Summer’s here. And that can only mean one thing; Cheese Shows. They come in all shapes and sizes, they range from local to national, and they can be tagged onto other events such as agricultural shows or they can stand alone as events all on their own. The evidence is all over the place that cheese really is big business.
You’ll always find a buzz around the farm when competition time rolls around; in fact, you’ll find the same buzz around most cheese producers during show season when it’s time to put your best produce out there for the world to see (and judge, gulp). We at Keen’s enter a number of shows, and if you sneak a peek at our awards page you’ll see we don’t do too badly. Fingers crossed 2013 brings us a bounty of trophies, awards, recognitions and ribbons to follow suit.
Of course, we can’t molly coddle our cheese enough throughout the year but now is the time a couple of our lucky samples are taken off the shelf and dressed to impress….. Literally! Traditionally truckles entered into show have been ‘dressed’ and a lot of the main shows still request that competition entries are still dressed for show; But how do you dress a cheese I hear you cry.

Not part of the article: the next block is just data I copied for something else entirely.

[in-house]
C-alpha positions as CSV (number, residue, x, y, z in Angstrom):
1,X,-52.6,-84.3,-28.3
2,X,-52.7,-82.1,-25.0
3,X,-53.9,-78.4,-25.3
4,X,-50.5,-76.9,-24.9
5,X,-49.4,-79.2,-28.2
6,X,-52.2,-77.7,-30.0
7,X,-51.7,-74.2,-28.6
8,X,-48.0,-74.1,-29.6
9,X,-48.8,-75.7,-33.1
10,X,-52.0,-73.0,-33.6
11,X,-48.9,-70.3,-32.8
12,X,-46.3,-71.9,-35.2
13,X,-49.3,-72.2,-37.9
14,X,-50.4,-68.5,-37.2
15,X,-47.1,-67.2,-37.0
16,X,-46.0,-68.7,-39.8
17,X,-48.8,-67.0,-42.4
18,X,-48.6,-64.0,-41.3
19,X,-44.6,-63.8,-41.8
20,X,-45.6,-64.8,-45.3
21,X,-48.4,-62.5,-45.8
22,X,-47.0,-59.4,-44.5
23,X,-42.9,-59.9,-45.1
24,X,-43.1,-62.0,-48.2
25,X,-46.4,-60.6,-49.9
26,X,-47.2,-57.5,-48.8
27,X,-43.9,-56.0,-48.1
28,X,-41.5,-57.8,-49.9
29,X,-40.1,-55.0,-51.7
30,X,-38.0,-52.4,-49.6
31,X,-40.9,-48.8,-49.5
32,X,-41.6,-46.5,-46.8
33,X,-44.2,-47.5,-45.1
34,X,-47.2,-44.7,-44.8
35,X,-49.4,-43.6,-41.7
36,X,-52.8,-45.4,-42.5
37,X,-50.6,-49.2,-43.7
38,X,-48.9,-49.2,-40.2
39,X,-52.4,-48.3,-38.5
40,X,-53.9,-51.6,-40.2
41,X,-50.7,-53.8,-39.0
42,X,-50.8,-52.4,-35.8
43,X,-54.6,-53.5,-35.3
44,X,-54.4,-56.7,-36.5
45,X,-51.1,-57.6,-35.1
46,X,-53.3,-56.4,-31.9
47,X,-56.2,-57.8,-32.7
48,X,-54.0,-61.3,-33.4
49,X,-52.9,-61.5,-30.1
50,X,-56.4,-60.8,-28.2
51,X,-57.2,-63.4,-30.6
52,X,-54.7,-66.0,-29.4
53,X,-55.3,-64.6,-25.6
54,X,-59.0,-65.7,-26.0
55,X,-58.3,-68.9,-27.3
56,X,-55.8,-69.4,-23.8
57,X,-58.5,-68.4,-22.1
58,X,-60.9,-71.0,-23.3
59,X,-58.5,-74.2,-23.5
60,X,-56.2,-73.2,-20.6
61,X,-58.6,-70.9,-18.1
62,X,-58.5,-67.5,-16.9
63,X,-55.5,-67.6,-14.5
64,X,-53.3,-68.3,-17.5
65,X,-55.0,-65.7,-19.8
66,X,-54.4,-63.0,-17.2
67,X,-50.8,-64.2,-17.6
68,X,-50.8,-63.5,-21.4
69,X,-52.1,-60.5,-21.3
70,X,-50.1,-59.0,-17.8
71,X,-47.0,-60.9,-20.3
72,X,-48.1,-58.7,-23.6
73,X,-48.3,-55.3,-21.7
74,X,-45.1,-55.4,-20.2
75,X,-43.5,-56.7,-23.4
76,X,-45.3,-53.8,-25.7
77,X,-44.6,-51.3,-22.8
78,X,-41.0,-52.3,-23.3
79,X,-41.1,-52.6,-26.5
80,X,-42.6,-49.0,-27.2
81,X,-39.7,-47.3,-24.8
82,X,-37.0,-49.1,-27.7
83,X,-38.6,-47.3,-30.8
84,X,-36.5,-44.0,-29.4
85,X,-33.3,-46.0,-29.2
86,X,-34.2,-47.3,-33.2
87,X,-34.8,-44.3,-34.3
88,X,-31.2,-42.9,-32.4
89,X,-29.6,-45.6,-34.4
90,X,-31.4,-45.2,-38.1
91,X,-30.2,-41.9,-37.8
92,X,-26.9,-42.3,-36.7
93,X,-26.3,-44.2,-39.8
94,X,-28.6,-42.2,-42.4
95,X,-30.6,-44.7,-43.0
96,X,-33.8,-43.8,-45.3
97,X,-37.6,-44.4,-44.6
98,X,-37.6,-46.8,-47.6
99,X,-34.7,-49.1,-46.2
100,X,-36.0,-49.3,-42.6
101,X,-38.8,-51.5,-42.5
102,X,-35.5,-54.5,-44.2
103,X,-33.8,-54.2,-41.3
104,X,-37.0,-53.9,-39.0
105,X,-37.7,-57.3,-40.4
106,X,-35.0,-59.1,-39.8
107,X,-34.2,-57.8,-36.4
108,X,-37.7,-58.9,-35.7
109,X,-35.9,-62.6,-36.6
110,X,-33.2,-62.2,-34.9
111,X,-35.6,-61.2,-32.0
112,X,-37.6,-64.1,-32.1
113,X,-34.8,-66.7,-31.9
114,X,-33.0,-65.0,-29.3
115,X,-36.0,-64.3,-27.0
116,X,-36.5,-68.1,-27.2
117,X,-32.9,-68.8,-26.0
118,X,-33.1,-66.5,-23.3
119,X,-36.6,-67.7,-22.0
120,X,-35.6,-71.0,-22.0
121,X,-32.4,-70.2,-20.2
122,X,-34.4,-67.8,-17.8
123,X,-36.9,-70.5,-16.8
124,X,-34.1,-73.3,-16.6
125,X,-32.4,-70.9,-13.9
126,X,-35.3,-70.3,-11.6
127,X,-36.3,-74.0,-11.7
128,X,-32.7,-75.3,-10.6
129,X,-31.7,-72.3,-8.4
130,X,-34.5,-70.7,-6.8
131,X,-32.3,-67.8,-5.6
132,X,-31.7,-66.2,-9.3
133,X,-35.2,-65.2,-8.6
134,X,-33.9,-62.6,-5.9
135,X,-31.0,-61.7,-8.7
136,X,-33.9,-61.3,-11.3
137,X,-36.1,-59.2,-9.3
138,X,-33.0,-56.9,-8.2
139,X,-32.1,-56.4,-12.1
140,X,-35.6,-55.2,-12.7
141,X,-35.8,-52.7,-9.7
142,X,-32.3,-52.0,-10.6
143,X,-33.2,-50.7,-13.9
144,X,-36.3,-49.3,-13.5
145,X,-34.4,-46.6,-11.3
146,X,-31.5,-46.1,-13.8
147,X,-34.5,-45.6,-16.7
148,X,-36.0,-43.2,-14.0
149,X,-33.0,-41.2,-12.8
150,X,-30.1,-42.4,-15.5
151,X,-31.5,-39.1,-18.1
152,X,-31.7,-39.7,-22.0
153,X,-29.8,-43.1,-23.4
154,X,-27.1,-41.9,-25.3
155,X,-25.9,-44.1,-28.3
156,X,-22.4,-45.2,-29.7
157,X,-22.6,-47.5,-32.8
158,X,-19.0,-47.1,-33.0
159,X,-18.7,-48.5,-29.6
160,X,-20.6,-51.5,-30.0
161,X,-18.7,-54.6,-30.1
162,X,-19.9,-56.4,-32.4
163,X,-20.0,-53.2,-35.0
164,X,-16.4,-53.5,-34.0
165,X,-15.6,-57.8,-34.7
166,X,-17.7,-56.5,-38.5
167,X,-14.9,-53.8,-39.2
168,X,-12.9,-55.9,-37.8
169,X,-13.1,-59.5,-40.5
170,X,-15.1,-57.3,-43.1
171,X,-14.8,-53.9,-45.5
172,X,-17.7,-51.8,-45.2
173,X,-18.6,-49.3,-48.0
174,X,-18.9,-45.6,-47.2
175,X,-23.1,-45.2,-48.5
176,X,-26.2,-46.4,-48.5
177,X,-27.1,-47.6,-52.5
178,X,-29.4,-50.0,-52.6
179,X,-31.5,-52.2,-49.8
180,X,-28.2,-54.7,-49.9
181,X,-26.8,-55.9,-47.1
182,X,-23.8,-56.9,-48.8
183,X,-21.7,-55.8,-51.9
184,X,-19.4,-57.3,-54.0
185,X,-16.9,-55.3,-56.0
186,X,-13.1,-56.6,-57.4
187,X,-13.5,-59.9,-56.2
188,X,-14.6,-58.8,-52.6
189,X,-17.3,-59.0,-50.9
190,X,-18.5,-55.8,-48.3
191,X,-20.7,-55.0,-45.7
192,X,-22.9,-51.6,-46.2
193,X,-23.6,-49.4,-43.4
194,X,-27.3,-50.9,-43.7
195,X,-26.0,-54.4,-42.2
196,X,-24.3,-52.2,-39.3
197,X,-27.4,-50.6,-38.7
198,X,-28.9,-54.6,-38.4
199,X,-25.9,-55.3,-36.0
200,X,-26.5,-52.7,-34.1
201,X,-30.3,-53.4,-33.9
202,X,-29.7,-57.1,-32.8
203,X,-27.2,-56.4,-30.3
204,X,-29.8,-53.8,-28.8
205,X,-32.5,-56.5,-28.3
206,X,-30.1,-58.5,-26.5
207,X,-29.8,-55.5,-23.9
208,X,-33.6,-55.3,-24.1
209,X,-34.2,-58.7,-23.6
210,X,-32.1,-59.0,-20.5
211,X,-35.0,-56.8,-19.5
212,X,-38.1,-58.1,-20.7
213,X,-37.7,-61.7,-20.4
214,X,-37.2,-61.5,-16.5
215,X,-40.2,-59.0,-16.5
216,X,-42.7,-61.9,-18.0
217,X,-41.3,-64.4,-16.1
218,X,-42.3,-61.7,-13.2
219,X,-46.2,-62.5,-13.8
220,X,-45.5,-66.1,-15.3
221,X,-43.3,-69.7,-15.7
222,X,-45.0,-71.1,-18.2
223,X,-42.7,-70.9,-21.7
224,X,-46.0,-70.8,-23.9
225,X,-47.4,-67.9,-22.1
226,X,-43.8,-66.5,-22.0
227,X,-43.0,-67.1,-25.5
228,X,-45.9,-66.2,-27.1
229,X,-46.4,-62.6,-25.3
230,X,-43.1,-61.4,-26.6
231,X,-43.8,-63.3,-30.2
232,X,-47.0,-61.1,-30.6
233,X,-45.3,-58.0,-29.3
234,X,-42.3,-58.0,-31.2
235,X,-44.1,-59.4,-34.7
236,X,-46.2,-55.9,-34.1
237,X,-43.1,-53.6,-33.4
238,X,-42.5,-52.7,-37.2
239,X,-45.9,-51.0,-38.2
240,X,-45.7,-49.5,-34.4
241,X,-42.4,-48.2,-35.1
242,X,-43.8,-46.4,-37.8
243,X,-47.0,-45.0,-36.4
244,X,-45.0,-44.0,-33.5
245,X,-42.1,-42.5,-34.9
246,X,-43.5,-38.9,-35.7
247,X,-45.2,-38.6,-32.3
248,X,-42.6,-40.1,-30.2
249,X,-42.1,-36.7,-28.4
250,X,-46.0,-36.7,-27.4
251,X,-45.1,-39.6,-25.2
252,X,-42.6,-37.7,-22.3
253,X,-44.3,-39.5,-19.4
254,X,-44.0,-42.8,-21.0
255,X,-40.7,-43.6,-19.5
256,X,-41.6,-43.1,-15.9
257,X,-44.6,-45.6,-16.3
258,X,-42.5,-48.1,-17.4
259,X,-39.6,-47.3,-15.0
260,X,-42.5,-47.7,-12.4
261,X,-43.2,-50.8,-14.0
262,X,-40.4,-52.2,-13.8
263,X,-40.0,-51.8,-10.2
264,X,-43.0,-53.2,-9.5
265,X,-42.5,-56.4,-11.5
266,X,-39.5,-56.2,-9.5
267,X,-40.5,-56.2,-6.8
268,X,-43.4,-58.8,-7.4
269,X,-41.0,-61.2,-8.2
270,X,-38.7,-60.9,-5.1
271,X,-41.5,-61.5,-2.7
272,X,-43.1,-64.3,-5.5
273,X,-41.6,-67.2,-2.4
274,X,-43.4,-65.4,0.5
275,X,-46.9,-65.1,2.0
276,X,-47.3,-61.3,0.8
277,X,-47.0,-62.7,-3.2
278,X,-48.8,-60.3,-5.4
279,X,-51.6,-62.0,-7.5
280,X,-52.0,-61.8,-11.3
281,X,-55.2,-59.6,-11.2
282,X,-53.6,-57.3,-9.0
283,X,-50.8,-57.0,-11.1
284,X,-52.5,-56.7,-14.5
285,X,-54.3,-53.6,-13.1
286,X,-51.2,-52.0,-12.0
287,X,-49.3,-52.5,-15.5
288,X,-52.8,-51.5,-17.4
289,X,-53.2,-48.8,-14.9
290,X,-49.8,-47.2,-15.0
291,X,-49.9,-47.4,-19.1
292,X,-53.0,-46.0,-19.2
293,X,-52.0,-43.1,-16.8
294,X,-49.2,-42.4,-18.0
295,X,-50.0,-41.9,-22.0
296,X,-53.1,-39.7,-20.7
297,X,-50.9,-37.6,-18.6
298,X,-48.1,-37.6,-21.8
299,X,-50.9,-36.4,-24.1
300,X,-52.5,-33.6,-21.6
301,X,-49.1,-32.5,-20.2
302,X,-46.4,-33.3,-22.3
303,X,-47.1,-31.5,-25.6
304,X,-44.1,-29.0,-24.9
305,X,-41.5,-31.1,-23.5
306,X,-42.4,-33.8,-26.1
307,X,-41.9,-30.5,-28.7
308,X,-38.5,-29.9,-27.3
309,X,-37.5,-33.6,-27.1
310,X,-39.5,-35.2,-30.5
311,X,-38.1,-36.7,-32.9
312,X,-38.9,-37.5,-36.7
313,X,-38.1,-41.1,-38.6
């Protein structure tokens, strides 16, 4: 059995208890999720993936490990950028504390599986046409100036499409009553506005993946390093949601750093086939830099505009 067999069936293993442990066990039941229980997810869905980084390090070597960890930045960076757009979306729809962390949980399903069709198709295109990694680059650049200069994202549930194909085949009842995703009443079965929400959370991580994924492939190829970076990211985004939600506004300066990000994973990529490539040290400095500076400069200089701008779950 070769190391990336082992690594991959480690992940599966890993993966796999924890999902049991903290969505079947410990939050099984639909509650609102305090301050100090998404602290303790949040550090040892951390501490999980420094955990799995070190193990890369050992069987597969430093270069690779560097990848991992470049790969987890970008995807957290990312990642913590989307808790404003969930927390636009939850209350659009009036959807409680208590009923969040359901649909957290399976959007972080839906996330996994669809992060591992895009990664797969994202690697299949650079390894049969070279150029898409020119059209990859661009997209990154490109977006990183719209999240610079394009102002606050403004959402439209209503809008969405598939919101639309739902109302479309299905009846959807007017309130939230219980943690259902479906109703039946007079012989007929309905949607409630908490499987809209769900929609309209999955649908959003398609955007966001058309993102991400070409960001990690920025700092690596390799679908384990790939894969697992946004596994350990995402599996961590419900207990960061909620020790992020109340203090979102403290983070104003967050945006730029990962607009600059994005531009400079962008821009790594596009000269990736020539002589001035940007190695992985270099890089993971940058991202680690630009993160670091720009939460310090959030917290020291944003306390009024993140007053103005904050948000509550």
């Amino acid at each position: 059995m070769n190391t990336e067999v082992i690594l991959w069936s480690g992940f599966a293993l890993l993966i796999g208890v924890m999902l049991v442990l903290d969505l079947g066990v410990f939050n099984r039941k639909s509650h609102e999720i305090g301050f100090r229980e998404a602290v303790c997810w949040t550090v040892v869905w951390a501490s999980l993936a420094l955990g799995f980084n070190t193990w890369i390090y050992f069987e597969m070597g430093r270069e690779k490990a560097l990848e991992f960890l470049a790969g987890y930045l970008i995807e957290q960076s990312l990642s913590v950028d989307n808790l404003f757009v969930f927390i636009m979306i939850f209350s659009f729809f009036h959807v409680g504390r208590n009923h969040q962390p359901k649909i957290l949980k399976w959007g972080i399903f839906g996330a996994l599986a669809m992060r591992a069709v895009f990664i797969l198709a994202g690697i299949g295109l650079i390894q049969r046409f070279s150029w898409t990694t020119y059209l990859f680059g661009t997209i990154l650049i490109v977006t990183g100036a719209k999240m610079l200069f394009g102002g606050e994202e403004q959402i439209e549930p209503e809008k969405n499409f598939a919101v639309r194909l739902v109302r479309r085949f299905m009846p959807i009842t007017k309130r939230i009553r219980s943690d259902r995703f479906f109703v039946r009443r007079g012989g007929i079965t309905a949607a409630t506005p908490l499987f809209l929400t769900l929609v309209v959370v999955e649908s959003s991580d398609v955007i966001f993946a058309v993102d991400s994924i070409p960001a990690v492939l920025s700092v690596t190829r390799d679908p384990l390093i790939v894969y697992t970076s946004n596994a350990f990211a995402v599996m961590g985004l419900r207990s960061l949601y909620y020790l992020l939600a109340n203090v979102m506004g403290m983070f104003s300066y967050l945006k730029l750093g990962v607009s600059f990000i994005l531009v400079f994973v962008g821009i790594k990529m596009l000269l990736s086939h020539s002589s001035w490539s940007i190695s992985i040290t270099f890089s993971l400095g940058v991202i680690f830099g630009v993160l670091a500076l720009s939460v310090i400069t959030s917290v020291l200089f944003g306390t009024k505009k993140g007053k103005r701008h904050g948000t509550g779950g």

Firstly, the cloth that the truckle has been maturing inside is carefully peeled away exposing its rind. This is then painstakingly cleaned using a sharp blade to bring out its best side. Once it is all sparkly clean a plastic coat is applied evenly all over to prevent the cheese from drying out and finally a white cotton band is carefully placed around the truckle to complete its pampering preparation.
The white cotton bands were actually once used to keep the cheese in shape, but cheese making has now advanced so
it isn’t essential anymore, however it’s still nice to keep with traditions and as a side it also helps to disguise any blemishes on the cheese surface…. Even Miss World wears foundation you know!Anyway, that’s how we prepare the chosen truckles. In part 2 we’ll impart some of the knowledge we have gained over the years about showing cheese, and speak to a guy who’s been judging at cheese shows for over 30 years who will give you some sound advice about entering your first show.